Service provider Savvis is now offering infrastructure as a service, SavvisDirect, that competes with Amazon Web Services. And while it hasn't done so yet, it may one day soon offer a competitive advantage: daisy-chained data centers that allow systems in one location to automatically fail over to another.
Savvis has been primarily a large enterprise supplier of cloud services, with specialized deployments built to order. It sold them based on long-term contracts, not by the hour as Amazon does. Now it's entering the on-demand, self-provisioning world of infrastructure as a service, with users able to select the amount of network, storage and CPU that they want with each server. It will sell such servers via hourly billing, the same as Amazon does.
The company launched SavvisDirect as a beta service on Oct. 10 and is still under review. It's slated to become a generally available service later this year.
SavvisDirect President Andrew Higginbotham said in an interview there were other differences between Amazon and his fledgling IaaS. "If the Gartner Magic Quadrant is real, then Amazon is in the upper right [as a leader] and everyone else is huddled in the bottom left," he observed in a tip of the hat to AWS.
Like Amazon, SavvisDirect will offer virtual servers based on the Xen hypervisor, with networking and storage, along with a separate long-term storage service.
[ Want to learn more about how linked data centers can help maintain system availability? See Data Center Chains In Cloud Promise Easier Moves. ]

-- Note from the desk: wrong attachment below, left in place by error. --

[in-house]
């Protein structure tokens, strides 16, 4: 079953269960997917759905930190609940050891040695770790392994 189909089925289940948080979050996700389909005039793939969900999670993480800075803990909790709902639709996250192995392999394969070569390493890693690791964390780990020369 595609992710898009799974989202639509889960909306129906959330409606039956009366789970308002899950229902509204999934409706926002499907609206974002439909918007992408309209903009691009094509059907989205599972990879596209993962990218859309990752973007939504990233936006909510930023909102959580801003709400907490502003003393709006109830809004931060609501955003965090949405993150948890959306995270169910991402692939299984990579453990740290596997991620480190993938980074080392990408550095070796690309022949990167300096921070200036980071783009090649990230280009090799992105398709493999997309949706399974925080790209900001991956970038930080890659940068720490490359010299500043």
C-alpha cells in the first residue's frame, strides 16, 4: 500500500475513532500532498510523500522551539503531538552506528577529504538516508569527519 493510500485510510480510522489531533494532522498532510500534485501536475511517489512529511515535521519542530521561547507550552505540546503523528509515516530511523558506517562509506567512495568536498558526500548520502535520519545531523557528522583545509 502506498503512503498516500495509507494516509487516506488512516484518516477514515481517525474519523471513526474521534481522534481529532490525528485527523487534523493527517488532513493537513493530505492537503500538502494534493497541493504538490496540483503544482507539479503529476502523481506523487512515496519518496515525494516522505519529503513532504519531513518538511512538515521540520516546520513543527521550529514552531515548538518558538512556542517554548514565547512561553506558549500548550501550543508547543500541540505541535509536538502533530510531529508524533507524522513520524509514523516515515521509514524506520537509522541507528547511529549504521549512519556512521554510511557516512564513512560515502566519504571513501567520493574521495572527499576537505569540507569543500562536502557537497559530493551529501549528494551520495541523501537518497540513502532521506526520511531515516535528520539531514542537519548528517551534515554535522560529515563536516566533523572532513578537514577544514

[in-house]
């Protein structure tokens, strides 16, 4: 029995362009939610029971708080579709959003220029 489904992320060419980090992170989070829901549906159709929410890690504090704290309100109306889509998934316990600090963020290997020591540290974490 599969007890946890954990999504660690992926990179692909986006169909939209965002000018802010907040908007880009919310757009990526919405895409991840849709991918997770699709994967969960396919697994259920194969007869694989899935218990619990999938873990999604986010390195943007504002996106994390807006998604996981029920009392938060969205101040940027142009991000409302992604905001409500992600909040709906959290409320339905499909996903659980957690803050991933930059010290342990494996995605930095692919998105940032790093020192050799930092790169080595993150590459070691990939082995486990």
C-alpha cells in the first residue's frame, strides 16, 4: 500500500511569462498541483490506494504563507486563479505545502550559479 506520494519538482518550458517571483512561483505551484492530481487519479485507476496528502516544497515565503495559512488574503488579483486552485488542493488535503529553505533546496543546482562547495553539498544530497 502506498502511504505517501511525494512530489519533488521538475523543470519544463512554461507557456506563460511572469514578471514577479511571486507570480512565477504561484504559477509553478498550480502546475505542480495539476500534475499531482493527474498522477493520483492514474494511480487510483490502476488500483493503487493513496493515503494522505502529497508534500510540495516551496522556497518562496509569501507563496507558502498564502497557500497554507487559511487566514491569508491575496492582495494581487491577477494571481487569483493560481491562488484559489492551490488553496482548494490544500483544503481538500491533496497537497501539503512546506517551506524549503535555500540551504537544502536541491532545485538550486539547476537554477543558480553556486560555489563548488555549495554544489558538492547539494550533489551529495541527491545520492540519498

But Savvis has tried to learn from the Amazon example and will offer a few differentiating characteristics. "We will offer instant chat for help, along with trouble tickets and support services" for the cost of the monthly service, services that can be obtained only through separate service contracts with Amazon, said Higginbotham in an interview.
It will also seek to leverage its position as a business unit of CenturyLink, the third largest telecommunications supplier in the U.S. Savvis was acquired by CenturyLink in July 2011 for $2.5 billion, which gives it access to CenturyLink's 207,000 miles of fiber optic networking. SavvisDirect will be hosted in data centers in Washington, D.C., and Santa Clara, Calif., with expansion into London, England, early in 2013. By mid-2013, it expects to offer the service from Singapore and Hong Kong.
As part of its highly redundant approach, Savvis will operate two data centers in each location "on opposite sides of the city" but linked by a network. When the service moves out of beta and becomes generally available late this year, Savvis plans to link its Washington, D.C., operations to its Santa Clara facilities by an asynchronous, low-latency network over CenturyLink lines. That would make it possible for a customer to be able to shift virtual servers as complex files from one coast to the other as a routine, on-demand cloud service, if desired.
As the massive Hurricane Sandy approached New York earlier this week, many cloud users might have wished for such a checkbox option. For a company with primary servers in New York City and backup servers in Virginia, it may have seemed possible that both might be knocked out at the same time, with no time left to make alternative arrangements.
Such a service could become routine under SavvisDirect, said Higganbotham.
"It will be interesting to have that option of deployment to either the East Coast or West Coast," he noted. "We don't want to see the kind of outages that [affect] the cloud providers today," he added.
Even with two data centers in each city, he said Savvis takes the additional step of building in multiple grids of servers with separate power supplies and telecom services. Amazon does the same thing in its data centers, calling the separate grids "availability zones."
Pricing was not immediately available but beta users will be able to see a price chart, company spokesmen said.
Savvis will also offer Microsoft Exchange, SharePoint and Lync as software as service.